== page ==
Feds Say New Cars Must Have Backup Cameras By Model-Year 2019


After years of delays and lawsuits, the government's proposed backup camera mandate is finally a reality, according to reports from The Detroit News. The National Highway Traffic Safety Administration ruled that all vehicles less than 10,000 pounds must be equipped with a backup camera starting in 2018 for model-year 2019 vehicles.

The mandate is a long time coming: Congress passed the Cameron Gulbransen Kids Transportation Safety Act in 2008, named after a child killed when an SUV backed into him in 2002. The bill stipulated that the Department of Transportation had to issue a backup camera law within three years. After years of setbacks, several safety groups sued the DOT last year, citing an "unreasonable delay" in creating backup-camera rules.

Cost is one of the points at issue; NHTSA says the backup camera will likely cost the auto industry an extra $58 to $203 per vehicle, but that the equipment would cut between 95 and 112 of the nearly 300 backup deaths per year in the U.S. NHTSA cites that about 100 of those annual deaths are of children younger than 5. Some automakers, like Honda, have already started offering standard backup cameras across their lineups.

Click here to read more from our affiliates at the Detroit News.

Cars.com photo by Evan Sears

By Jennifer Geiger | March 31, 2014 | Comments (10)



Here's an idea: drivers to be more capable by 2019



1. Having BU camera and looking into it - 2 different things

2. People will have to spend 1.2-1.7 Billion dollars to save a 100 lives. While same government is Ok to facilitate killing of 1.5 million people in Iraq

3. Wait until gvmnt start acting on latest report about climate change.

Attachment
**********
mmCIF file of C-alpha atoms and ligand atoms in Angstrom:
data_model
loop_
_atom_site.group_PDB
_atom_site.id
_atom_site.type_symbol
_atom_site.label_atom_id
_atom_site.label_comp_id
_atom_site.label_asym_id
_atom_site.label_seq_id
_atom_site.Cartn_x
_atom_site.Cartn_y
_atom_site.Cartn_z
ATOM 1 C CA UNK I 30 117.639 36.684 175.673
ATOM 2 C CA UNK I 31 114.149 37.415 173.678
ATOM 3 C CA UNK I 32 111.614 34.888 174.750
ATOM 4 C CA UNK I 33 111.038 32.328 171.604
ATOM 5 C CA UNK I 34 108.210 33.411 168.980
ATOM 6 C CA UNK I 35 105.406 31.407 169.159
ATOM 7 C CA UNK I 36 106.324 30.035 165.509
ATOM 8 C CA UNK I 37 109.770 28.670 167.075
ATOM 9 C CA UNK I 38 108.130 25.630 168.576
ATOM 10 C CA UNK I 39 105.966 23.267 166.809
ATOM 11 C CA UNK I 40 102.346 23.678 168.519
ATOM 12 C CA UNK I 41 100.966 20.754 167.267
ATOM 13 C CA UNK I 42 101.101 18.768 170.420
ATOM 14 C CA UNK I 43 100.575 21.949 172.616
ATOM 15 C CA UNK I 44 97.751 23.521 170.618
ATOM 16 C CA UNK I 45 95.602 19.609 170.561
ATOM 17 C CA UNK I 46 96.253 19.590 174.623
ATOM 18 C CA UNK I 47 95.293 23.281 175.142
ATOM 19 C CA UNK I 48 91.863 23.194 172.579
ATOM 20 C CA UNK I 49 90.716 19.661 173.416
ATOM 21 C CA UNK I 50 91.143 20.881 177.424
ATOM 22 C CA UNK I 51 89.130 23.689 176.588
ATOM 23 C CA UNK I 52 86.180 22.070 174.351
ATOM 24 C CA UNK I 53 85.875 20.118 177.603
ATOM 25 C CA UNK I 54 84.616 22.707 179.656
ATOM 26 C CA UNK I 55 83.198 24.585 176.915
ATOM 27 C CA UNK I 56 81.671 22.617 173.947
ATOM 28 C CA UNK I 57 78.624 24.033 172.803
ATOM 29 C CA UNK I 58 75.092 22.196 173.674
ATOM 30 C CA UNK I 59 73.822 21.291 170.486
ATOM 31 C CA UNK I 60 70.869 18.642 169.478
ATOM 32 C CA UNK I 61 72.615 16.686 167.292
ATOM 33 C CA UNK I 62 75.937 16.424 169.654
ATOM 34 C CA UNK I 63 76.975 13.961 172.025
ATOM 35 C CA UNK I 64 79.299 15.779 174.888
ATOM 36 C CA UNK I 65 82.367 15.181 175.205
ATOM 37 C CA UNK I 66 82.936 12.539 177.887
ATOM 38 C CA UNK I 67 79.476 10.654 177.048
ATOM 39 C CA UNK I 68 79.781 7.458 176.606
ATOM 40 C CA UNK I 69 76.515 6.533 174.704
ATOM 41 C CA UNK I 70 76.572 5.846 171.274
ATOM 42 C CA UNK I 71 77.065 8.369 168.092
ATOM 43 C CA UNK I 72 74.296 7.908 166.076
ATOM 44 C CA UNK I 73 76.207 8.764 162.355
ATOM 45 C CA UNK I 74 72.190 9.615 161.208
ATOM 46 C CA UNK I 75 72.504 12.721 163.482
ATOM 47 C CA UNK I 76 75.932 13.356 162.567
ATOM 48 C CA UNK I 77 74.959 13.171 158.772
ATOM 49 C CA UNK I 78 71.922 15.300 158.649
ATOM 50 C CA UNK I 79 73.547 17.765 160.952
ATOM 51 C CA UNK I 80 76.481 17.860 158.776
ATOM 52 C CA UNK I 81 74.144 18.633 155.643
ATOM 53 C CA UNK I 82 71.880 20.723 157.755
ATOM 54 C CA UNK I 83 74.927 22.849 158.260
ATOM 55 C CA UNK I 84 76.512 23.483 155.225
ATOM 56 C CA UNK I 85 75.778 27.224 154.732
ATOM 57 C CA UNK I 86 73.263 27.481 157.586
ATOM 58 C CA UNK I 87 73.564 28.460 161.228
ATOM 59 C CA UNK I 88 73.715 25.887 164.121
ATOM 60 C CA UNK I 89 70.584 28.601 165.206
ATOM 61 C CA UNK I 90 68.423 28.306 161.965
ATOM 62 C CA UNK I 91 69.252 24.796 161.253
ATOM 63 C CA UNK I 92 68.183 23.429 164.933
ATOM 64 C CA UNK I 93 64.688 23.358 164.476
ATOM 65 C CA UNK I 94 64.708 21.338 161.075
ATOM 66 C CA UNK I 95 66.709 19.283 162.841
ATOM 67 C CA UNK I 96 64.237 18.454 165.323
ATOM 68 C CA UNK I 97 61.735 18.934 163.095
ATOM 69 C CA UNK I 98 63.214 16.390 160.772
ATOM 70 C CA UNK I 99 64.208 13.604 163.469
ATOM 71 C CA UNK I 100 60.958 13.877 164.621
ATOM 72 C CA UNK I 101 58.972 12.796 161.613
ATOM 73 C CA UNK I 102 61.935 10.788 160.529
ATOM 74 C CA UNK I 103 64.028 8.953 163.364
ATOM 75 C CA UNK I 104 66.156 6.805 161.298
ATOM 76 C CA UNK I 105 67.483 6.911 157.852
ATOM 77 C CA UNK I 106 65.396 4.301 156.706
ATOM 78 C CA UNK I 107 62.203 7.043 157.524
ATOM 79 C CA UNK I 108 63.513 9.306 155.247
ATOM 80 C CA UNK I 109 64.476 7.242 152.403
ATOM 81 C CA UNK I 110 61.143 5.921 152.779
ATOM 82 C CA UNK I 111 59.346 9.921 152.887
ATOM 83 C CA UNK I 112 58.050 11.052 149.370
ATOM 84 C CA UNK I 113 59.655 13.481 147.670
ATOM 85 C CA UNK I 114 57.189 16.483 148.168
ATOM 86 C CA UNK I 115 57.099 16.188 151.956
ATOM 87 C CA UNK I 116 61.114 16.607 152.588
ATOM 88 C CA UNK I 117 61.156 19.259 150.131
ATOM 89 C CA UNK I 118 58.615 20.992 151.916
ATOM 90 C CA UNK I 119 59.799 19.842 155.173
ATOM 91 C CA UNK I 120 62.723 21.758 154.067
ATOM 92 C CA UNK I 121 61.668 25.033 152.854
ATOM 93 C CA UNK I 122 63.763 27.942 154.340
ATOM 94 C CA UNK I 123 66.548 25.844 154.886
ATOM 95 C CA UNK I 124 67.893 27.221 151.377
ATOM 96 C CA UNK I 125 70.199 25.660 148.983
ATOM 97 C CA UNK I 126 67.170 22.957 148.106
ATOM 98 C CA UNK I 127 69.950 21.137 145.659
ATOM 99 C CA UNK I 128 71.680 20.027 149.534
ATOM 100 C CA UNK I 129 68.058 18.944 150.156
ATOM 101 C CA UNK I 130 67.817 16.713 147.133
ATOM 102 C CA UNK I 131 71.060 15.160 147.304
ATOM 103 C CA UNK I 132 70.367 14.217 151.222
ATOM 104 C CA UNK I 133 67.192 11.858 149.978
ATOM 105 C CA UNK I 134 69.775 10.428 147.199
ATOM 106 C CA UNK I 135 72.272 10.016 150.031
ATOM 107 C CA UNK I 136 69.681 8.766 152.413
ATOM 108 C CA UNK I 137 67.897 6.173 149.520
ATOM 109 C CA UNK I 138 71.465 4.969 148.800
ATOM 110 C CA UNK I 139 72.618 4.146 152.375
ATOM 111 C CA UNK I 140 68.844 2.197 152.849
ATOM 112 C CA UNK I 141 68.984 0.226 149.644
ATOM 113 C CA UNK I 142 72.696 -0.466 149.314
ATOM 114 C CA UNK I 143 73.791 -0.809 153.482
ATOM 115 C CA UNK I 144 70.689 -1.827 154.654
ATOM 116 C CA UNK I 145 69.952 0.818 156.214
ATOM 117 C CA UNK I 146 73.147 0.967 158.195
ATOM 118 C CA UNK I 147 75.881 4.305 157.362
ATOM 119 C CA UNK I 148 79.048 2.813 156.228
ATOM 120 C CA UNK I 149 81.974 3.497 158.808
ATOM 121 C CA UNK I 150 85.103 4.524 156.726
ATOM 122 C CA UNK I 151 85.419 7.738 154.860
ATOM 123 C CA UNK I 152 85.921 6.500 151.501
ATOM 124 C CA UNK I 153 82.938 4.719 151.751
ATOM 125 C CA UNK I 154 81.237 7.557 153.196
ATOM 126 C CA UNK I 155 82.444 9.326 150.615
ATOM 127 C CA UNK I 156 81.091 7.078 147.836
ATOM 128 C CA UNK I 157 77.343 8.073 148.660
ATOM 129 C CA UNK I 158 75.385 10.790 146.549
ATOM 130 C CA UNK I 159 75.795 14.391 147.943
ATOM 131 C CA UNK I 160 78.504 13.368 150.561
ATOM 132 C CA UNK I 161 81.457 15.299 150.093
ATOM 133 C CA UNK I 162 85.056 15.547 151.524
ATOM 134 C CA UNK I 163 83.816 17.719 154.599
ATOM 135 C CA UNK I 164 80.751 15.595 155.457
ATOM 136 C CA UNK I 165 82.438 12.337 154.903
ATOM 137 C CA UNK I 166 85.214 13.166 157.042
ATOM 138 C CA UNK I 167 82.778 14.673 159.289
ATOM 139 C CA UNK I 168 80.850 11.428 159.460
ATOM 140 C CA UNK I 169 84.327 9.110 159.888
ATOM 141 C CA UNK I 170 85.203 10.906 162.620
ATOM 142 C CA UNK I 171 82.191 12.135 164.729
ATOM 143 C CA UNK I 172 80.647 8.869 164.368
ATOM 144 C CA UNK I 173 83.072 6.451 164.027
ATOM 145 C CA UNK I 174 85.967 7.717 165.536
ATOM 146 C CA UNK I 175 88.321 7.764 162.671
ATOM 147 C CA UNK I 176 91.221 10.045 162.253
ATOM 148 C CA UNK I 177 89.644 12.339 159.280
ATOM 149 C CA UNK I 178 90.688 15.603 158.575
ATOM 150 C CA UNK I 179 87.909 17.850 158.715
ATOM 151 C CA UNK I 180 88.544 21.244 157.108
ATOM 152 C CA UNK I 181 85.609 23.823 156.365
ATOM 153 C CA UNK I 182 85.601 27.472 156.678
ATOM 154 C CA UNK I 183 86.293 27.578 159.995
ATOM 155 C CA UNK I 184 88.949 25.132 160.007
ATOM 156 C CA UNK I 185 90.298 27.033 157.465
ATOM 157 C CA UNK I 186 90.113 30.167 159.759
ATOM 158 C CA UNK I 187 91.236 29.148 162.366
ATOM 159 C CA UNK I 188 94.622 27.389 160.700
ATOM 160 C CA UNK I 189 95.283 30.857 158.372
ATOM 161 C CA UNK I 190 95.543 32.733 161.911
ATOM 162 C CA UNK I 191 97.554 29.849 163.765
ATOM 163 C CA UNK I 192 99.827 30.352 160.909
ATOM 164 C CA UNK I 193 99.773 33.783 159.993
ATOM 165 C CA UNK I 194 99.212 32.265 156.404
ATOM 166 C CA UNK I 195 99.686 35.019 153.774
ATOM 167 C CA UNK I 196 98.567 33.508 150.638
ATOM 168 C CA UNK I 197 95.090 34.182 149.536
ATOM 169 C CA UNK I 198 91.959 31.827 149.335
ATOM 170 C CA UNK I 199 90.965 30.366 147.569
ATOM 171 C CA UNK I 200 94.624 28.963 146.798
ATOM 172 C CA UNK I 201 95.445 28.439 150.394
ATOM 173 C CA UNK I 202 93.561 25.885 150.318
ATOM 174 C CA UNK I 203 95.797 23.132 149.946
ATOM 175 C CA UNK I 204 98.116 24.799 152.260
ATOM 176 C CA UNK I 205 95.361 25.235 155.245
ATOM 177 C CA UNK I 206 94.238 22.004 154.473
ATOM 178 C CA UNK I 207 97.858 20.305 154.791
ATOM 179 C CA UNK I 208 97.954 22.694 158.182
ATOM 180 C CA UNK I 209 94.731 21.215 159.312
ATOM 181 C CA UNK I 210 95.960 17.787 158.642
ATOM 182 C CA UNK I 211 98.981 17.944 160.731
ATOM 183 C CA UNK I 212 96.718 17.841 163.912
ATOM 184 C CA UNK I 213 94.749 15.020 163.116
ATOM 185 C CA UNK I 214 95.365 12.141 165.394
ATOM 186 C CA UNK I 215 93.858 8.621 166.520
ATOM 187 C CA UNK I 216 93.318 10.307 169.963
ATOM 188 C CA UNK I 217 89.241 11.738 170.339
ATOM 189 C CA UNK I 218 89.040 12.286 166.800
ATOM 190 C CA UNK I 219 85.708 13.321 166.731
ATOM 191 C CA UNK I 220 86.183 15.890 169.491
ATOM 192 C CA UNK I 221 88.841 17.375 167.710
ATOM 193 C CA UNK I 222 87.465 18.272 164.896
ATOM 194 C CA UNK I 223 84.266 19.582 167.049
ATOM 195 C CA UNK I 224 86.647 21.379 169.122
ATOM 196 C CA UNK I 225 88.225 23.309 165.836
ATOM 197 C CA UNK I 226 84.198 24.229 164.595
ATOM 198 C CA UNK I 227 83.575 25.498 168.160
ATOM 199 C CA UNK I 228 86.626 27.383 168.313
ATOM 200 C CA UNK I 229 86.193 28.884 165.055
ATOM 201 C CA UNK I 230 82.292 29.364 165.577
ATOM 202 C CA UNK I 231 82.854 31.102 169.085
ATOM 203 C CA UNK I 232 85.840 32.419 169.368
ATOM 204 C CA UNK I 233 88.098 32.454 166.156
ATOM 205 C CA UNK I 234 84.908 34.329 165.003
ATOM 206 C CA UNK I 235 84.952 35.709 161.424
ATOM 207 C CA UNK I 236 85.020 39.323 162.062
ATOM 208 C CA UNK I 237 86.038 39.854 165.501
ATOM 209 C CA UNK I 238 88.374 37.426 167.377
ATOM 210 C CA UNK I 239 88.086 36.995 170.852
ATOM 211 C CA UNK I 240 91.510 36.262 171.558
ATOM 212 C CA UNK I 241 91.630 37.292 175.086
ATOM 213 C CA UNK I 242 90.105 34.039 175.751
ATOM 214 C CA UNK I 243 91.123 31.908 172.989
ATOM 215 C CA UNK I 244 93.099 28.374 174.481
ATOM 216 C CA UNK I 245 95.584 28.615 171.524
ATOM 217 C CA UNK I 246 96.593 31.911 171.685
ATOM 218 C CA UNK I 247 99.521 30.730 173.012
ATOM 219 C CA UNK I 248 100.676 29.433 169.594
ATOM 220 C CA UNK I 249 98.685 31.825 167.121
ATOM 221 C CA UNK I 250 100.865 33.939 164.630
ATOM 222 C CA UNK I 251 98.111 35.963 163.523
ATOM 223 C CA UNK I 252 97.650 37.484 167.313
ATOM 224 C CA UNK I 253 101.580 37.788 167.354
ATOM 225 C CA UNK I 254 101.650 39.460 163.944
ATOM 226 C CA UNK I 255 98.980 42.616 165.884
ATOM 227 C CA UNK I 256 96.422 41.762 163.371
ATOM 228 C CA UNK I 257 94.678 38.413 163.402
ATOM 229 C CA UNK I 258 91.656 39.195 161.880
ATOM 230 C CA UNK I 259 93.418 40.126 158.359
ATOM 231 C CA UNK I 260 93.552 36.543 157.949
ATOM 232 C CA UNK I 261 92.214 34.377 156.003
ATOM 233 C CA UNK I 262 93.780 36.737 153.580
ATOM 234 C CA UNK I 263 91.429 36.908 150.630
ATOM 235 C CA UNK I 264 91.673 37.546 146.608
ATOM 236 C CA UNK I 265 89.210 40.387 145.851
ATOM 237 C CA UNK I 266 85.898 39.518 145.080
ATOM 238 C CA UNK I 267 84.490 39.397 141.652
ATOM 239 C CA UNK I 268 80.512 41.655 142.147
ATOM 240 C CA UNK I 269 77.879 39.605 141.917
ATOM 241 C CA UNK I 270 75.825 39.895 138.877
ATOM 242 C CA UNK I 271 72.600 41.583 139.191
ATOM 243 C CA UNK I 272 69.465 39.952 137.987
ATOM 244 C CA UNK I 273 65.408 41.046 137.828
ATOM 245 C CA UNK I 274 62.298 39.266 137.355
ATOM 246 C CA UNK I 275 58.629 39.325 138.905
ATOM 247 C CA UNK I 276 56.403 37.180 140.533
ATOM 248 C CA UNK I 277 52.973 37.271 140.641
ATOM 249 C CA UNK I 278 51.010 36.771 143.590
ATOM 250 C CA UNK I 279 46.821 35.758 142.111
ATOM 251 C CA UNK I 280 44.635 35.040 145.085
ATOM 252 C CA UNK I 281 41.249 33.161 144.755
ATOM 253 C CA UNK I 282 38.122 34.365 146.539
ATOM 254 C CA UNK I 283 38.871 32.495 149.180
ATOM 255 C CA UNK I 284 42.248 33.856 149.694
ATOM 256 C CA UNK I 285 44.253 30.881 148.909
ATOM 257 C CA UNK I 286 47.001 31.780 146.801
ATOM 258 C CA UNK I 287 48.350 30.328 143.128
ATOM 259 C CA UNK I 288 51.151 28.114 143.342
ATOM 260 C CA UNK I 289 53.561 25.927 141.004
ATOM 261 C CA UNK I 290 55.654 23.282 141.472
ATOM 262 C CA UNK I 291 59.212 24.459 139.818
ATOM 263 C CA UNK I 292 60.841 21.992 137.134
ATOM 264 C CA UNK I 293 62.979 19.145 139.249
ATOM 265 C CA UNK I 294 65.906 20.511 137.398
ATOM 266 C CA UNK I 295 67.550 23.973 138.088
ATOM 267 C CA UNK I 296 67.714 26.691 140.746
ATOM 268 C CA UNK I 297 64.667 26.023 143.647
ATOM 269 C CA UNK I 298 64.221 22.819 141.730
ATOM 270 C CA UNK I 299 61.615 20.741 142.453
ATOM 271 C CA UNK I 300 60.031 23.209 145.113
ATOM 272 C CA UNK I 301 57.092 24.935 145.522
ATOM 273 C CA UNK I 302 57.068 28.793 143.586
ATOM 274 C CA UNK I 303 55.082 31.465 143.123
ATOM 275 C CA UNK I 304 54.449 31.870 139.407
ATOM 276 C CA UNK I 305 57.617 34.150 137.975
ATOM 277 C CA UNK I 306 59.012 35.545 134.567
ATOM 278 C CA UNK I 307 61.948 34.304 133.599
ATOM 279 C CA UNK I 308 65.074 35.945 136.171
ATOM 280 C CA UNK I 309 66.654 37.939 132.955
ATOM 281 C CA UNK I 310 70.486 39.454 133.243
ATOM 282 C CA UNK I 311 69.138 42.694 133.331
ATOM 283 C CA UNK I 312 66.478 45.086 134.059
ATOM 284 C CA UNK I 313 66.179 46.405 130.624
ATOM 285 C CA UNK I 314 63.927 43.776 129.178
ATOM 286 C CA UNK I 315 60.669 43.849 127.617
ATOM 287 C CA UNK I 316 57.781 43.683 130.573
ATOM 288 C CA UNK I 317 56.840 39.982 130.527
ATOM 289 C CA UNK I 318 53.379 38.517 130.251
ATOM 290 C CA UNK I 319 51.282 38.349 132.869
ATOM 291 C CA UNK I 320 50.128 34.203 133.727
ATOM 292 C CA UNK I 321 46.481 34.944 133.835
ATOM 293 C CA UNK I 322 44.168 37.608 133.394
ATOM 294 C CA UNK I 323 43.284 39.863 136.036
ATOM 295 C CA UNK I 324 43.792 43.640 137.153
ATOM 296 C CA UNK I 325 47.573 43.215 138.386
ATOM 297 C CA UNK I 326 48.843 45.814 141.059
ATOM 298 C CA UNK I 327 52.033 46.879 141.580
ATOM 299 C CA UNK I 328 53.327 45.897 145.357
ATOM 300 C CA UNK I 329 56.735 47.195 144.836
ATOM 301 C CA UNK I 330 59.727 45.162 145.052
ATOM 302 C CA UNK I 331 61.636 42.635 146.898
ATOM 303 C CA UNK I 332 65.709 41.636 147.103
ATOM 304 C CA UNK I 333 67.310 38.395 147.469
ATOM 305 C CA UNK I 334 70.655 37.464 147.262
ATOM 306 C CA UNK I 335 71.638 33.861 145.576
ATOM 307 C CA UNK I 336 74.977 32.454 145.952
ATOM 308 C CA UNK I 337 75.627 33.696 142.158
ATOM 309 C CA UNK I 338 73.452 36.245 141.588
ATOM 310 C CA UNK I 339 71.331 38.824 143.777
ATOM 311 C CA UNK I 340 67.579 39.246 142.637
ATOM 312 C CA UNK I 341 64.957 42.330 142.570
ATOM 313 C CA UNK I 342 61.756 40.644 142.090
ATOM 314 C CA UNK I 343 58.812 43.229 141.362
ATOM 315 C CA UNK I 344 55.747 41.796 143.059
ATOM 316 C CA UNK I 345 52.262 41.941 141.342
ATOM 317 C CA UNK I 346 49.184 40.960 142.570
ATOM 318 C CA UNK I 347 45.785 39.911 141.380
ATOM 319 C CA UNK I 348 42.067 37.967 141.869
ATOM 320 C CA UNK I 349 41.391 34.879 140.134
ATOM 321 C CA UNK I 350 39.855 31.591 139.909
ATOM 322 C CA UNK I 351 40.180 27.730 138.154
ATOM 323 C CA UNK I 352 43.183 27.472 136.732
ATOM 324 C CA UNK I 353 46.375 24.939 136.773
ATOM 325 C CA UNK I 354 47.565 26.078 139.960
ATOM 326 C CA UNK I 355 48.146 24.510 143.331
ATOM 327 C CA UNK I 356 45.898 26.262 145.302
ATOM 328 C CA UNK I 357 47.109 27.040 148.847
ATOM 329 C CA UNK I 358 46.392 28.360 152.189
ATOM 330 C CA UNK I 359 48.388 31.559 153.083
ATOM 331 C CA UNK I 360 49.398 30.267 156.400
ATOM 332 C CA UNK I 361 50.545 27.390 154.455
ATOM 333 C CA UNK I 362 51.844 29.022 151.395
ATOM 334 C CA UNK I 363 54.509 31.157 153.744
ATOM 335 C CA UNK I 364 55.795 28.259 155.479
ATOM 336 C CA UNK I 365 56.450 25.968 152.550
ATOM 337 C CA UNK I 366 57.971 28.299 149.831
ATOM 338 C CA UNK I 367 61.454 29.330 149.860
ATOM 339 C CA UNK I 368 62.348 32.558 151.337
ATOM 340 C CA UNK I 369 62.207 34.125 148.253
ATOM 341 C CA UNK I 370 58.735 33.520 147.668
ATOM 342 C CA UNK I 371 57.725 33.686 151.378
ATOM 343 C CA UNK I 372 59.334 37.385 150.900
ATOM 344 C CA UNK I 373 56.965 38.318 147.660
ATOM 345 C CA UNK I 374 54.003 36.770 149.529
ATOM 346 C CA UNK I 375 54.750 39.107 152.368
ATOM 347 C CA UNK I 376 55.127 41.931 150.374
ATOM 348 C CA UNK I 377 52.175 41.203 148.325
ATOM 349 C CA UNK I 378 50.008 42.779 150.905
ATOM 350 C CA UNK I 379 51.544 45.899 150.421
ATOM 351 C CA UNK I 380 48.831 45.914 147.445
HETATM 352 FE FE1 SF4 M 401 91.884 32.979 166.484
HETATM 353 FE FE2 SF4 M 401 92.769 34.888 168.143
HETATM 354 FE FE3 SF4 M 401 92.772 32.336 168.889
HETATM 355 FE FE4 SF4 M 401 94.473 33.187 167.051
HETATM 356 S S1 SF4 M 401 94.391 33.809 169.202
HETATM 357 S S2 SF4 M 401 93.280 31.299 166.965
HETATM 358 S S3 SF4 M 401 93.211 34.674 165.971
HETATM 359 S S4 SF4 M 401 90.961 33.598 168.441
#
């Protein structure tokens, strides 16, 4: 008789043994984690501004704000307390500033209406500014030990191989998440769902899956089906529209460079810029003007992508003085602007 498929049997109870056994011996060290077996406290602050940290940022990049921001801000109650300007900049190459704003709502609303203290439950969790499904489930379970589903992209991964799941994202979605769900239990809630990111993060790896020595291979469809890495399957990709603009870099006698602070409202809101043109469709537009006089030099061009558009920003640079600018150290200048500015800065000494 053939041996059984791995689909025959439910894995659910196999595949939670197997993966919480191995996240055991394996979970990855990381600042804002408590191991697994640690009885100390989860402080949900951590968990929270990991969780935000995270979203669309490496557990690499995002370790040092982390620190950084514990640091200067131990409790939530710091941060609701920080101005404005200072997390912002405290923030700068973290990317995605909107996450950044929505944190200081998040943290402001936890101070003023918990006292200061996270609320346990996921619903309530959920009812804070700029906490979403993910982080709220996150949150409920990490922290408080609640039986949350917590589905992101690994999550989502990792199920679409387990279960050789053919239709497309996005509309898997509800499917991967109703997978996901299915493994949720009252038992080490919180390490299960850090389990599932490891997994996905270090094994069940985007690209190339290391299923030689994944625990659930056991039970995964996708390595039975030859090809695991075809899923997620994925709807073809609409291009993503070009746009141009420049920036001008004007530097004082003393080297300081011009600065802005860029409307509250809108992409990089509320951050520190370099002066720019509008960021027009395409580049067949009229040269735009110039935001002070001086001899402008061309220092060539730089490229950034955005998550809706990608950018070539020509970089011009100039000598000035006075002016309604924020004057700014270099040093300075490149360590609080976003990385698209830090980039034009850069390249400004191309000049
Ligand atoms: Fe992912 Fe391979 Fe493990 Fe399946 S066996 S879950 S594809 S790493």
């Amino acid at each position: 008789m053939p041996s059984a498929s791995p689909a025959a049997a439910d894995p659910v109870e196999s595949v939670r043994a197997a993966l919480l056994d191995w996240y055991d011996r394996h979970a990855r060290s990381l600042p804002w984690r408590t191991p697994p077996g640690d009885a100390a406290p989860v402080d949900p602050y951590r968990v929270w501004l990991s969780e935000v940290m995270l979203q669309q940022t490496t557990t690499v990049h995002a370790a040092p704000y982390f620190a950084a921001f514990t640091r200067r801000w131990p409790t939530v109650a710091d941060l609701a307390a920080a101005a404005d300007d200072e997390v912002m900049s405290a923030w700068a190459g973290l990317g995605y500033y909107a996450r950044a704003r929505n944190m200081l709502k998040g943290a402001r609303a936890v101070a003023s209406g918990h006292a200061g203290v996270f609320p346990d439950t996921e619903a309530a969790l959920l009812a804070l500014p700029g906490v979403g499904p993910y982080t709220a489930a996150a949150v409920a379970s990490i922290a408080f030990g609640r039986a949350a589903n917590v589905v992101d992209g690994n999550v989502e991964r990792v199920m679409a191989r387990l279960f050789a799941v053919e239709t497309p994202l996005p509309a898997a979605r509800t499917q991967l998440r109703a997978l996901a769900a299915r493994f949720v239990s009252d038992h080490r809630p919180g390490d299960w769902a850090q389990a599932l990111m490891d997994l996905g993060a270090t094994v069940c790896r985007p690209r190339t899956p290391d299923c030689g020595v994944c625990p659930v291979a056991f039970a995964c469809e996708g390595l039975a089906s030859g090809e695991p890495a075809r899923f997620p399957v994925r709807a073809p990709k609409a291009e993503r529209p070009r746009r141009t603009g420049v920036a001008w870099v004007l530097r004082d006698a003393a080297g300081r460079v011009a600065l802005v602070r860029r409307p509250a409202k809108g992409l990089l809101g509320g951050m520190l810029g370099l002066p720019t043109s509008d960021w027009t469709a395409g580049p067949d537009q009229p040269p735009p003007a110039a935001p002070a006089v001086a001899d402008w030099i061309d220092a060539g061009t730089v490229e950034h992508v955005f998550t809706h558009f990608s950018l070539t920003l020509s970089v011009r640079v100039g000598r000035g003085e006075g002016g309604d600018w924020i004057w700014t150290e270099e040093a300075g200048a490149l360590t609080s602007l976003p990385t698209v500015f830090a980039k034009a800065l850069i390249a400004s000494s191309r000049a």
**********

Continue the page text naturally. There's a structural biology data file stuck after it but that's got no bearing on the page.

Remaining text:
I think this is good news. Audi A3 is a good example of this rib off. The base model is well equipped but if I want a backup camera I need to get Premium Plus and the Driver Assistance Package which will add up to $4300. For something that soon will be the law and really should have been already.


I would rather see the Obama administration focus on preventing GM from hurting or killing drivers with their faulty ignition switches.


Great, just what we need, more electronics and distractions inside automobiles. As if cell phones, GPSes, HD and satellite radios, CD players, MP3 players, and large LCD touch screen displays weren't enough, now we can add cameras and monitors to the list. Everything to keep your attention away from the items that matter most: the road and your surroundings.

I'm not saying this isn't a nice feature, but seriously? Requiring it? Is there an epidemic of people being backed over I haven't heard about? Or are using our mirrors too old school?

Let me guess - there is going to be a tax and an insurance increase for people who don’t get these installed. I’m lucky enough to live in a state without a lot of registration costs (Arizona), and I pay $25/month for insurance (from 4AutoInsuranceQuote), and even then, I can still barely afford to drive. If these things cost us more money, I swear to god…

IMO - This is just more crap to quit working on your new car.


I agree with Katy's comments. Also, I can see people using ONLY the backup cameras when they are backing up, which will make backing up MORE dangerous! When the cameras or associated electronics fail, people aren't going to get them fixed (too expensive and not required to operate their vehicles).



While that's a great suggestion, I'd love to hear a useful plan to implement that. Even if you look at our current driving exams, people are tested on useful habits such as always using turn signals, looking over the shoulders, checking mirrors before driving, etc. Unfortunately, this stuff quickly gets ignored after the test is passed.


I don't think the energy invested in developing this mandate took away from them being able to magically prevent GM's issues. Any delays in that process are more likely from bureaucracy and the time in general needed to find statistical relevance.

Jakob Stagg

Has anyone considered teaching drivers to drive? The main reason running over people occurs is because of distracted driving. They are distracted by all the technology that hangs on cars now. Adding more will only make it worse.


Where will the industry purchase the devices from? Will they be made in Detroit that badly needs the jobs or Taipei? If purchased outside the U.S. its a lose lose. If it keeps kids safe and creates jobs at home then I would cinvider it.

I think it is a great idea.

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